The State Water Resources Control Board issued updated water rights permits and an updated license which finalizes that part of the Santa Margarita Conjunctive Use Project. The three permits and the license were issued Nov. 20. “It’s a big accomplishment to finally have the underlying permits and water rights for the project,” said Fallbrook Public Utility District general manager Jack Bebee. The Santa Margarita Conjunctive Use Project being pursued by FPUD, Camp Pendleton and the U.S. Bureau of Reclamation will enhance groundwater recharge and recovery capability within the lower Santa Margarita River basin and develop a program which will increase available water supplies for FPUD and Camp Pendleton.
Archive for date: December 7th, 2018
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Citing family circumstances, Inland Empire Utilities Agency’s (IEUA) General Manager Halla Razak, has tendered her resignation effective Dec. 31. Razak her served as IEUA’s general manager since Dec. 1 of last year. Razak joined IEUA after a 19-year tenure with the city of San Diego. Her last position with the city was as director of the city’s Public Utilities Department. She held the position of director with the Colorado River Program Director for the San Diego County Water Authority position with the city of San Diego. Razak is a registered professional civil engineer in California.
A crucial certification needed to build two tunnels that officials believe would help solve California’s water delivery problems was withdrawn Friday, ensuring that Gov. Jerry Brown’s pet water project won’t be approved before he leaves office in January. The California Department of Water Resources withdrew its petition seeking approval of Brown’s $17 billion twin tunnels plan, known as California WaterFix, which would take water out of the Sacramento-San Joaquin River Delta and deliver it to users in the south.
The 1992 election to the United States Senate was famously coined the “Year of the Woman” for the record number of women elected to the upper chamber. In the water world, 2018 has been a similar banner year, with noteworthy appointments of women to top leadership posts in California — Karla Nemeth at the California Department of Water Resources and Gloria Gray at the Metropolitan Water District of Southern California.
Five appointed state regulators can do an enormous amount to help salmon and the state’s most-altered water system on Dec. 12. Or they can guarantee that water lawyers will stay busy for decades to come. The State Water Resources Control Board’s five members – including one added Thursday – are scheduled to vote on implementing the Bay-Delta Plan’s Substitute Environmental Document. If unchanged, the SED will require 40 to 50 percent of the Stanislaus, Tuolumne and Merced rivers to flow unimpaired to the Delta, for the sake of salmon. It would also require vast amounts of water be left in cold storage behind the region’s three dams to help salmon in an ever-warming environment.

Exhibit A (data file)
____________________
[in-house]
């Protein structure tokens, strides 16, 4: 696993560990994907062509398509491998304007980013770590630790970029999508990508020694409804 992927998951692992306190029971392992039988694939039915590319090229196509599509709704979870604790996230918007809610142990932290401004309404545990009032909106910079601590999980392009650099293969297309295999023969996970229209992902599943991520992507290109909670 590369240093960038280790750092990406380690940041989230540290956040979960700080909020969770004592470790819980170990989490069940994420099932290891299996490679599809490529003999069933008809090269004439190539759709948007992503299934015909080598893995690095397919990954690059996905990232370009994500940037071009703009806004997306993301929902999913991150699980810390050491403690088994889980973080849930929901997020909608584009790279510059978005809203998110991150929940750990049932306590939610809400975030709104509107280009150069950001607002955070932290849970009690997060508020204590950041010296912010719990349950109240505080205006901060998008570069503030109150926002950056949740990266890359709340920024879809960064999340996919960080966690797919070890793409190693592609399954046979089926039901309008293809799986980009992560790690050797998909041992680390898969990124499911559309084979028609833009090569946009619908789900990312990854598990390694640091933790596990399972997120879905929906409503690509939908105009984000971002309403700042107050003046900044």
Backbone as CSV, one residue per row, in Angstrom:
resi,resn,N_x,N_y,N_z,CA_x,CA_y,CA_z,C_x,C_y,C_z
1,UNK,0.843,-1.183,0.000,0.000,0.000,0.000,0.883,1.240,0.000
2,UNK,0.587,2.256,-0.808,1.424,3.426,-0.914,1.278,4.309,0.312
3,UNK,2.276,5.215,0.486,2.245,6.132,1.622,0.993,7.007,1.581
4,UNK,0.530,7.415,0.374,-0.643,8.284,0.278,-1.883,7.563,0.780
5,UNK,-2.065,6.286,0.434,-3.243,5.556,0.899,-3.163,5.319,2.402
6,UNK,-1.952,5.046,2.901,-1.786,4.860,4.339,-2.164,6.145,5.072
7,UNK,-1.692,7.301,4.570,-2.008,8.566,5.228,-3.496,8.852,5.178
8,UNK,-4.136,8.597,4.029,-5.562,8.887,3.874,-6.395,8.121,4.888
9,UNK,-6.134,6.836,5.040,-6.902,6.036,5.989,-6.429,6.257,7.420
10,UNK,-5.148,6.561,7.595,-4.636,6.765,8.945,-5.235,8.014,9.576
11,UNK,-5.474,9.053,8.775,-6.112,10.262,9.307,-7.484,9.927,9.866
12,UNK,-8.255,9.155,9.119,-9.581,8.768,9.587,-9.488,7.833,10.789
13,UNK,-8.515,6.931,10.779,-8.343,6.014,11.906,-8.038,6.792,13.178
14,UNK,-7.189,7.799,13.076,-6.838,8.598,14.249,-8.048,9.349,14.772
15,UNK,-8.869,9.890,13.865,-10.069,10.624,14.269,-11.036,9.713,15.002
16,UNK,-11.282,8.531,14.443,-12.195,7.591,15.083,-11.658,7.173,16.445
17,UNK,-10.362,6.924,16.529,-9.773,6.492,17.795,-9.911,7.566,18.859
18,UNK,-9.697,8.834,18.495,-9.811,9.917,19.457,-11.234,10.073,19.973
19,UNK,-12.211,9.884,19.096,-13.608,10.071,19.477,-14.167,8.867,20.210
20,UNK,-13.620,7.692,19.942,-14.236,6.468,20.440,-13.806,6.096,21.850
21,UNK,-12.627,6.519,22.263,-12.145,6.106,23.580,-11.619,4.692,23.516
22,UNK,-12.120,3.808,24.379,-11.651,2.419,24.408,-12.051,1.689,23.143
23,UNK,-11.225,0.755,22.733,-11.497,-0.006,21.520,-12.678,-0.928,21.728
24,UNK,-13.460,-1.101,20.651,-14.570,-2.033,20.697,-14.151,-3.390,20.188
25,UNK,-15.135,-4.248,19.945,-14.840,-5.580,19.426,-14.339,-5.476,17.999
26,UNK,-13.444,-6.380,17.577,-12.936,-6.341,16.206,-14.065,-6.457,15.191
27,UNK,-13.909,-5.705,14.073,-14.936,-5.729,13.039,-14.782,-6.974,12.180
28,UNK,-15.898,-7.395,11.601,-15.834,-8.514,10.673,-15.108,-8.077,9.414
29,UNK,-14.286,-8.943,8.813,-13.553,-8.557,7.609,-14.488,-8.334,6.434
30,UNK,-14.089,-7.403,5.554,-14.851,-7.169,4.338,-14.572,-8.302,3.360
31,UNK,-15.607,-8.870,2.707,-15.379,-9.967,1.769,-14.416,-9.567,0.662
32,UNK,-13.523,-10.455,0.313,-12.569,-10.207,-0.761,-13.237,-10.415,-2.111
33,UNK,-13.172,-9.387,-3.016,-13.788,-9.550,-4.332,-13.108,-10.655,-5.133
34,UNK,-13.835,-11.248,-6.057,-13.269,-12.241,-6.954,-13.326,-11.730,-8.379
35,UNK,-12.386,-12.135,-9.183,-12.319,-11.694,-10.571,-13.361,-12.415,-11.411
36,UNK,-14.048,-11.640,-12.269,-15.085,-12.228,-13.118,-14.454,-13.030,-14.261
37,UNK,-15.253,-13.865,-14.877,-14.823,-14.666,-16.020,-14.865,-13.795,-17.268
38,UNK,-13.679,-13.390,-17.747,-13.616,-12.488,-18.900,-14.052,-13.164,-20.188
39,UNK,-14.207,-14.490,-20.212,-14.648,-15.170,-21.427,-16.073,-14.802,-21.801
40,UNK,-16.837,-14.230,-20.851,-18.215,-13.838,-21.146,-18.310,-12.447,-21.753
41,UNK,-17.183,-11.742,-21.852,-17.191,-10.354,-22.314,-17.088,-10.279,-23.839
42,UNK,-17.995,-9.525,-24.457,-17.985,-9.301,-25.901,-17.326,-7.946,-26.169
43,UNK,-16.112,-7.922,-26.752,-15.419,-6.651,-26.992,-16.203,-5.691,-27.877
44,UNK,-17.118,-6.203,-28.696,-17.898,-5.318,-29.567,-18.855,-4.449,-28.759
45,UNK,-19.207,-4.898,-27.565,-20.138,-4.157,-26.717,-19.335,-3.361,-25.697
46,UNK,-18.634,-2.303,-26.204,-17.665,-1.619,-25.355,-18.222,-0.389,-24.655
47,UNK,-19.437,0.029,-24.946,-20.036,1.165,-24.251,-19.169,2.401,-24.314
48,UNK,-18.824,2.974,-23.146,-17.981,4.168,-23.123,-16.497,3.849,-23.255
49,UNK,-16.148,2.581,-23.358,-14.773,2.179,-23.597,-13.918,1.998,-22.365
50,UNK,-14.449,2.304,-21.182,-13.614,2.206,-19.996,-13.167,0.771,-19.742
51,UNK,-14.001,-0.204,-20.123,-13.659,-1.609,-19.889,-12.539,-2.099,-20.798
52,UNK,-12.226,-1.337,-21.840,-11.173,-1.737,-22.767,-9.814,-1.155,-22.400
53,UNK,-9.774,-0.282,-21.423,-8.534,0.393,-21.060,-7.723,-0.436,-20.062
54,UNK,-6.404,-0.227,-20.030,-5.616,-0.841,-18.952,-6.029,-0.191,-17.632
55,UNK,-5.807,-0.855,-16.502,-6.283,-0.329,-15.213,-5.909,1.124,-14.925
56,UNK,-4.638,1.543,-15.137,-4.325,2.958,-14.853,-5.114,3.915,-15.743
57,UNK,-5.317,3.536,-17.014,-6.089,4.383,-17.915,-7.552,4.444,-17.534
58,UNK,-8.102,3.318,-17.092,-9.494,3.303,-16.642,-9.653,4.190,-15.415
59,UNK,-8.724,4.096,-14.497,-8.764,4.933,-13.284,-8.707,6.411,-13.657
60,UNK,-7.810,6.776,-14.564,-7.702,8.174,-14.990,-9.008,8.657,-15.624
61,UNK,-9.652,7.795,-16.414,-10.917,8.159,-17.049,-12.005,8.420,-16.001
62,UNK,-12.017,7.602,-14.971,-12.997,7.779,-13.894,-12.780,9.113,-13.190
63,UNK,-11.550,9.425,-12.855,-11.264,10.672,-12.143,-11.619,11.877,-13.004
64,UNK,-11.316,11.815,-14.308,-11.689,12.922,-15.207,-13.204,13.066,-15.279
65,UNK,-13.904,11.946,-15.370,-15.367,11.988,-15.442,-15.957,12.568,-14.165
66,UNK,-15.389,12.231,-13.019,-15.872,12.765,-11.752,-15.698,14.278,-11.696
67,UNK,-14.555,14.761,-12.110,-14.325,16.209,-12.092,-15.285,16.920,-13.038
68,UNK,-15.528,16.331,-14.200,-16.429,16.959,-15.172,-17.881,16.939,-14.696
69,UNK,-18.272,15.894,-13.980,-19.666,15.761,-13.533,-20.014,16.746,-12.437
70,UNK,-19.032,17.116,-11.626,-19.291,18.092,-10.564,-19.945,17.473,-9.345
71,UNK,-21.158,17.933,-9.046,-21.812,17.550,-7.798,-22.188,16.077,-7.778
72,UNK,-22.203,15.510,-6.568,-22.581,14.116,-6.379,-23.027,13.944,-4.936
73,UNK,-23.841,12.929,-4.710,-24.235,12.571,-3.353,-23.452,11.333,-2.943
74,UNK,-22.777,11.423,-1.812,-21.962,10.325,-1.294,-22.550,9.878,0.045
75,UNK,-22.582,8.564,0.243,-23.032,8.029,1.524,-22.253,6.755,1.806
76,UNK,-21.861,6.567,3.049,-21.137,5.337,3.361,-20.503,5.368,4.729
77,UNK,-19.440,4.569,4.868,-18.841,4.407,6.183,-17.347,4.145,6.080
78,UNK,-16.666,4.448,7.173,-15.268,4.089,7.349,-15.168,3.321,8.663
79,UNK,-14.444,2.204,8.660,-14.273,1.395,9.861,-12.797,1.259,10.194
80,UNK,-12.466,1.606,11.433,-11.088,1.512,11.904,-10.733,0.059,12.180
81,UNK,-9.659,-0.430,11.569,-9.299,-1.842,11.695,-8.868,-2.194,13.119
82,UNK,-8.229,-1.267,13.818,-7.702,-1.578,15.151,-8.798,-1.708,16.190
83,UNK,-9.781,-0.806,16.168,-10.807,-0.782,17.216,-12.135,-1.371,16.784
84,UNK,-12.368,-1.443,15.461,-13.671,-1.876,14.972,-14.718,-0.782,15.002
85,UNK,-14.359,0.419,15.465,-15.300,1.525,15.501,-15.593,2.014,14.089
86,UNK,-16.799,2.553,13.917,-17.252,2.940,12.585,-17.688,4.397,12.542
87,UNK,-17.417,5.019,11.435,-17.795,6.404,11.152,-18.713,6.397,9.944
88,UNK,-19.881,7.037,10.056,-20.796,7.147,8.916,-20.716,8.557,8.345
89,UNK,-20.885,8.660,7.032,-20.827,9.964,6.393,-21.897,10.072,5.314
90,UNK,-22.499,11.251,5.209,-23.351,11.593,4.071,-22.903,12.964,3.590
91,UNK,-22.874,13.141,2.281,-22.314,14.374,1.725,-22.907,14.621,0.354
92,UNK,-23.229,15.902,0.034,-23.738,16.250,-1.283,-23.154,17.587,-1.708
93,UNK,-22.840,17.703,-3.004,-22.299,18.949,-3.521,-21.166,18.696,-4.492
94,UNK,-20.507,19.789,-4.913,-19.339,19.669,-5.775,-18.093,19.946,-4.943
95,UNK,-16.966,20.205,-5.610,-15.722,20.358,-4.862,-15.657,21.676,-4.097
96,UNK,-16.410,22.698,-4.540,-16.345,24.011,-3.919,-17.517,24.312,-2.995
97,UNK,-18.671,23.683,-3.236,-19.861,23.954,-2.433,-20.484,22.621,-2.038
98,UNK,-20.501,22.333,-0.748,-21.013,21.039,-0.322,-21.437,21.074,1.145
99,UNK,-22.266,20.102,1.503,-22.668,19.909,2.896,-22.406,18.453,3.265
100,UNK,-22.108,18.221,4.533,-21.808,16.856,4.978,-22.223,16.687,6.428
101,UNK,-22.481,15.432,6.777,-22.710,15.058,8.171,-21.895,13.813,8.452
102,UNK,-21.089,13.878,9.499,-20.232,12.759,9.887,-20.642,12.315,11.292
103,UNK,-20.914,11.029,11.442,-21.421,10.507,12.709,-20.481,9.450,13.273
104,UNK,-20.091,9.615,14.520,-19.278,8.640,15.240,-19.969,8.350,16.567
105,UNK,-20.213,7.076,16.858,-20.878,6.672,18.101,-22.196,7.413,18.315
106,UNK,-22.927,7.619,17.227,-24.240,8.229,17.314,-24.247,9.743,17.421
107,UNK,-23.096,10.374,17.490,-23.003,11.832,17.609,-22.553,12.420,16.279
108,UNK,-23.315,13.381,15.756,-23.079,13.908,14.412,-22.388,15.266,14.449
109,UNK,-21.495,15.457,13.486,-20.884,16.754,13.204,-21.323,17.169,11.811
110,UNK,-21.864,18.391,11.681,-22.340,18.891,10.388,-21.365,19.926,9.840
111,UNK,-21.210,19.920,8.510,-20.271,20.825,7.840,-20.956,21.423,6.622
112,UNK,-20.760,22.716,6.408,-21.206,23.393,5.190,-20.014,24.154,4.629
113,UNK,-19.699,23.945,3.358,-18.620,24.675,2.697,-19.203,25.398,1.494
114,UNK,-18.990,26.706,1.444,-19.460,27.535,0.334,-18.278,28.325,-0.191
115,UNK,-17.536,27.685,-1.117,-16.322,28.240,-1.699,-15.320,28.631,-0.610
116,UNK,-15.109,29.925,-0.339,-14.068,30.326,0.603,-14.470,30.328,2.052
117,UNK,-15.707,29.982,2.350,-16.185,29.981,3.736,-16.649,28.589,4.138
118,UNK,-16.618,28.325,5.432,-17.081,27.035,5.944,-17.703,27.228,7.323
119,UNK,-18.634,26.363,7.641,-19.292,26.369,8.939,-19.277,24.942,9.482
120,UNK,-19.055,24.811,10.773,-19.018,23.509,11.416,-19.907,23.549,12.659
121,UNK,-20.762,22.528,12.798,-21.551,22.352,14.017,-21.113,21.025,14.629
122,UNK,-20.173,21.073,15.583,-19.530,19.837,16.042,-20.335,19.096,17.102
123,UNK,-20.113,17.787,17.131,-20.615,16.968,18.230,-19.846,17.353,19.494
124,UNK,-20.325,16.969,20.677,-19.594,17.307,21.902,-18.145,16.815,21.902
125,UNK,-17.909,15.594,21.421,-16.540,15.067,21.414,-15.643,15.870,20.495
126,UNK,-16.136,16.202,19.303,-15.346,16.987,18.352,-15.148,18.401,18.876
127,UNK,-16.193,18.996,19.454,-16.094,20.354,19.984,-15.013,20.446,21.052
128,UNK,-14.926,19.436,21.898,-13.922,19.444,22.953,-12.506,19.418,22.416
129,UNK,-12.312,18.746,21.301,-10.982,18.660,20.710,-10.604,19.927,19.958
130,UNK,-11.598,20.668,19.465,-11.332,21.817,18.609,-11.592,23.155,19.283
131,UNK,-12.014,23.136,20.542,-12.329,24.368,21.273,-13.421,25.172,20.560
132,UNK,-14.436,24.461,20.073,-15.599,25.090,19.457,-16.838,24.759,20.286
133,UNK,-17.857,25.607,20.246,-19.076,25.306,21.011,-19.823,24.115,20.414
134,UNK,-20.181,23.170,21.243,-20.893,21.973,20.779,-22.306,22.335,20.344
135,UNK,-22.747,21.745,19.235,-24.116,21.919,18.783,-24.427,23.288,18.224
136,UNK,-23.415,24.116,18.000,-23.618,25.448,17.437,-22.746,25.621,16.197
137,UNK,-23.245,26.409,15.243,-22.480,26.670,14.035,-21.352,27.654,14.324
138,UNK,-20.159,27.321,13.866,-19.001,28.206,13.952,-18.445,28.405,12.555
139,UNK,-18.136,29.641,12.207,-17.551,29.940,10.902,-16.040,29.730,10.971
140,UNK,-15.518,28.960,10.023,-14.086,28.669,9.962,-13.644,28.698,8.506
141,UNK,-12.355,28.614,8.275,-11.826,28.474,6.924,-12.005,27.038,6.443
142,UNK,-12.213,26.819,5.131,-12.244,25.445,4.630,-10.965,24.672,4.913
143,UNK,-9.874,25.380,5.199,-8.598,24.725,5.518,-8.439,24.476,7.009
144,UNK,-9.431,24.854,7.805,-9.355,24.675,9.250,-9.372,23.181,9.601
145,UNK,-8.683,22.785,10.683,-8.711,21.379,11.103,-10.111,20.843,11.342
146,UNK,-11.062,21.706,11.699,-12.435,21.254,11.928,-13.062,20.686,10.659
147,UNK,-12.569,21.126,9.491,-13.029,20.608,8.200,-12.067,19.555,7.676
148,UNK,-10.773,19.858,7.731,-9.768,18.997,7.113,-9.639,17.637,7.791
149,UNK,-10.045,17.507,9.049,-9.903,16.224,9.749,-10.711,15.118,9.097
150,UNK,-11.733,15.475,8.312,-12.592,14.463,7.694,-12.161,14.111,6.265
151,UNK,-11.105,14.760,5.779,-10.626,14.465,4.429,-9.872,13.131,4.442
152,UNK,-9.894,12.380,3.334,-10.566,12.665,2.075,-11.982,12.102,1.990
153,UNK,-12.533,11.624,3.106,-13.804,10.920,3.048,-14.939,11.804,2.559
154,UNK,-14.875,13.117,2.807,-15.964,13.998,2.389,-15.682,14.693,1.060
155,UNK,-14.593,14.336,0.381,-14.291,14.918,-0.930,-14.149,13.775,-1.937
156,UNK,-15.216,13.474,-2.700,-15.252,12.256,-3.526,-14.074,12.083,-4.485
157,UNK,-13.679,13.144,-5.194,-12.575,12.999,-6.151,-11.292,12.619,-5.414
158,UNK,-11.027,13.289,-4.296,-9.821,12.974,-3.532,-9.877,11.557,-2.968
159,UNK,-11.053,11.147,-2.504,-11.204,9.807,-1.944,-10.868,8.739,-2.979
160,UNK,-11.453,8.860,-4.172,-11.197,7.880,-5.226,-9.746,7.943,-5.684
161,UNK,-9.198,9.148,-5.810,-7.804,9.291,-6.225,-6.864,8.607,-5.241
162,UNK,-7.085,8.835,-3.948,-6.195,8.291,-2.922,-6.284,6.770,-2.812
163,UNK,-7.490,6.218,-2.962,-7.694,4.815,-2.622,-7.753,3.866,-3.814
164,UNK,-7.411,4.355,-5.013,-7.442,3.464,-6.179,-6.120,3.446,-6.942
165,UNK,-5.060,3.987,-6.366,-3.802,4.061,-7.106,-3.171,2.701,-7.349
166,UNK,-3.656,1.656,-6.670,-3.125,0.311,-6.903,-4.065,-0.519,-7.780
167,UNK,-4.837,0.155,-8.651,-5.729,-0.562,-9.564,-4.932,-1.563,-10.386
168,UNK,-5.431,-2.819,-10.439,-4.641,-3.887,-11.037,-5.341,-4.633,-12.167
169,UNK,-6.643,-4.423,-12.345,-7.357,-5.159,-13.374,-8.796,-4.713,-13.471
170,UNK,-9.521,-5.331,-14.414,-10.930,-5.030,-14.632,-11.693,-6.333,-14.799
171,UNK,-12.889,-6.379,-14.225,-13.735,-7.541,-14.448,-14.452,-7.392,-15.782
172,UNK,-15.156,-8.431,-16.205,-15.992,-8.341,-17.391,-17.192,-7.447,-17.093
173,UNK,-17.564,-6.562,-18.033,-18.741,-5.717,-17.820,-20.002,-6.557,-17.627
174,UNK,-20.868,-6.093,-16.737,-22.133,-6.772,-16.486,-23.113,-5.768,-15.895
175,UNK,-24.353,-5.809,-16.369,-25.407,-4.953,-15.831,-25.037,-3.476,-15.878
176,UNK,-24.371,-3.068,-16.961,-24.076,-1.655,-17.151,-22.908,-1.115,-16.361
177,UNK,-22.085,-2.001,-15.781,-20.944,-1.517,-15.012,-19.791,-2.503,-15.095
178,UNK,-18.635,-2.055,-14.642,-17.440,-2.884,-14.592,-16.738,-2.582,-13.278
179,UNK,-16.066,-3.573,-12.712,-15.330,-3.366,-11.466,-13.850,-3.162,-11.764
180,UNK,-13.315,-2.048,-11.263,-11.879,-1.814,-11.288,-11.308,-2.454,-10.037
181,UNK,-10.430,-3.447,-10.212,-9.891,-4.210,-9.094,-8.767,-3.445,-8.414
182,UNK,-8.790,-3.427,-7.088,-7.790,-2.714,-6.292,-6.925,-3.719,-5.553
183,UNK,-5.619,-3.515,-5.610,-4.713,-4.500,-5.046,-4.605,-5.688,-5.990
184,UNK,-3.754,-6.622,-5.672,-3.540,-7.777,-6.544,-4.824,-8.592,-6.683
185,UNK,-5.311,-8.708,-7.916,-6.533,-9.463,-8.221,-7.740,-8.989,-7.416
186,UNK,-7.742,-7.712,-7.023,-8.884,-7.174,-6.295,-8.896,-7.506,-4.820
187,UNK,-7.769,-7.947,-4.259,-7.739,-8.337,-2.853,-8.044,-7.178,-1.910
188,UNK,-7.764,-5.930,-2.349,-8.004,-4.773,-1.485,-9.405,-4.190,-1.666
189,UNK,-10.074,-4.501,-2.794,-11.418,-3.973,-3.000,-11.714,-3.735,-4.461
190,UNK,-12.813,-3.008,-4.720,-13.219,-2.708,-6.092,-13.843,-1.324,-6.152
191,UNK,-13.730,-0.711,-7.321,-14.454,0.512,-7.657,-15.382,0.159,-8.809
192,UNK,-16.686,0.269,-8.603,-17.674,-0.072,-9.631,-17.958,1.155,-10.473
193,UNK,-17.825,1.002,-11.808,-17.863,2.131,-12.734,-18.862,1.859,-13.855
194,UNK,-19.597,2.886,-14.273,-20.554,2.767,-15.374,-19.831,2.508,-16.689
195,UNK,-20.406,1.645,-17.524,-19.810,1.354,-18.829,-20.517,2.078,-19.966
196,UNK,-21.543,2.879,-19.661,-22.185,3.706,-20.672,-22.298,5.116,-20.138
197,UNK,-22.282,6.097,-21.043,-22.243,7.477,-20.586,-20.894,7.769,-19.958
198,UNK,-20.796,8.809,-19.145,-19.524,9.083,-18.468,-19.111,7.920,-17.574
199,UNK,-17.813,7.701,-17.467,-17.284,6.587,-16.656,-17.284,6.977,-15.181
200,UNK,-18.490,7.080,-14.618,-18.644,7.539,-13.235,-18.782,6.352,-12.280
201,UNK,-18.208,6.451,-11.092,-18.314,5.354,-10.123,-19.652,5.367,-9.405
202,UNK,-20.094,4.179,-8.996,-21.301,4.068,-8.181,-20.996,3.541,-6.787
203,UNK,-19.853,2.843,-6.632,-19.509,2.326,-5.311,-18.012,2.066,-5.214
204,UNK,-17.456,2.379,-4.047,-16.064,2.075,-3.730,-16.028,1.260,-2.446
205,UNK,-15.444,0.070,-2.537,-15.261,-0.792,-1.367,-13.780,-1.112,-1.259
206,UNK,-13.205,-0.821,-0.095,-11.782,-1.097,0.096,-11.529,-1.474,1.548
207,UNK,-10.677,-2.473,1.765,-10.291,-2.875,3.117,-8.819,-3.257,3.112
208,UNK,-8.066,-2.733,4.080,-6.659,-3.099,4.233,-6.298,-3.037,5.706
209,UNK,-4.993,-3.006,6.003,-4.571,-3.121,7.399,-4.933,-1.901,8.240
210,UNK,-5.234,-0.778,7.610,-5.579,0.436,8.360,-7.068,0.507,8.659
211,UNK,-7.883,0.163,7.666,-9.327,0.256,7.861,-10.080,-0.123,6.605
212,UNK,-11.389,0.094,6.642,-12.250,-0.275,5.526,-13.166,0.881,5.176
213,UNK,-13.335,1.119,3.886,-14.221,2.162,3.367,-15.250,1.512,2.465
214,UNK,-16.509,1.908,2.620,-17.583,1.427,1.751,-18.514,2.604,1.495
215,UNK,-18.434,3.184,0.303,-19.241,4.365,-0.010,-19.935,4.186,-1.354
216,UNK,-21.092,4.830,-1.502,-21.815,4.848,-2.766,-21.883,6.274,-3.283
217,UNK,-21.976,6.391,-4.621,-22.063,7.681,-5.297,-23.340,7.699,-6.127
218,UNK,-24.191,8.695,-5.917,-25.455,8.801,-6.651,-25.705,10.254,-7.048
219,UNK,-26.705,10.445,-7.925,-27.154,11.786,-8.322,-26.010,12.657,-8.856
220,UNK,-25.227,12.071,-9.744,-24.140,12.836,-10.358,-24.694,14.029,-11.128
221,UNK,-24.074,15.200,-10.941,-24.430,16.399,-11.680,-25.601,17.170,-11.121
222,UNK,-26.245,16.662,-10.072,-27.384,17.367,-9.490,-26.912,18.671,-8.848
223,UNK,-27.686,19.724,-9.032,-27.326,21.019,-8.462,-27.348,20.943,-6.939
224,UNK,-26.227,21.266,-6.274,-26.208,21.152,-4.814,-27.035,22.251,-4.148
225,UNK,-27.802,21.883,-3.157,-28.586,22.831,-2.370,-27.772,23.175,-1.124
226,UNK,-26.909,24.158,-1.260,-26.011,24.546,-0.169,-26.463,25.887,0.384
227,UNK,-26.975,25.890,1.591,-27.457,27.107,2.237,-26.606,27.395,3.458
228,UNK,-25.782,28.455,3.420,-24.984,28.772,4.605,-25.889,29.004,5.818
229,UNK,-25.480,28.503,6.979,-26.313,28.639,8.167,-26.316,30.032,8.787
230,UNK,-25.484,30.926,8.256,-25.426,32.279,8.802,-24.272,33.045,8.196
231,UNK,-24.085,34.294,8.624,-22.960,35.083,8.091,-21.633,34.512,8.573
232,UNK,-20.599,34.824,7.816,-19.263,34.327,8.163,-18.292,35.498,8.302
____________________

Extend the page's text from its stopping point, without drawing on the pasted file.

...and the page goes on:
As heavy rain pelted Hollywood Burbank Airport on Thursday morning, the pilot of Southwest Flight 278 out of Oakland came over the intercom with a warning: The runway was short and wet. It was going to be a bumpy landing. Paris Organist, a 31-year-old Oakland resident sitting in the front row, put up his foot to brace himself as the plane rolled off the end of the runway just after 9 a.m., its landing gear plowing into a concrete barrier designed to stop airplanes that overshot their mark. Mud splattered on the plane’s windows.
A new digital map that highlights which community water systems have reported the presence of lead pipes and fixtures is the latest legislatively-mandated action to target the health risks of lead in drinking water and set a timetable to replace the potentially hazardous hardware. Released this week, the map uses State Water Board data from nearly 3,000 community water systems throughout California and places the information on an easy-to-read, color-coded document that is expected to change as testing continues statewide.
The second major storm of December dropped far more rain than expected in San Diego County, greatly reducing a wildfire threat that was dangerously high barely a month ago. University Heights received 3.23’’ of rain and Oceanside got 2.82” Both figures are more than twice as high as precipitation projected by the National Weather Service. During a 12 minute period on Thursday night, San Diego International Airport got 0.84”. The airport has now received 4.18” since the rainy season began on October 1st. The average for this time of year is 1.79”.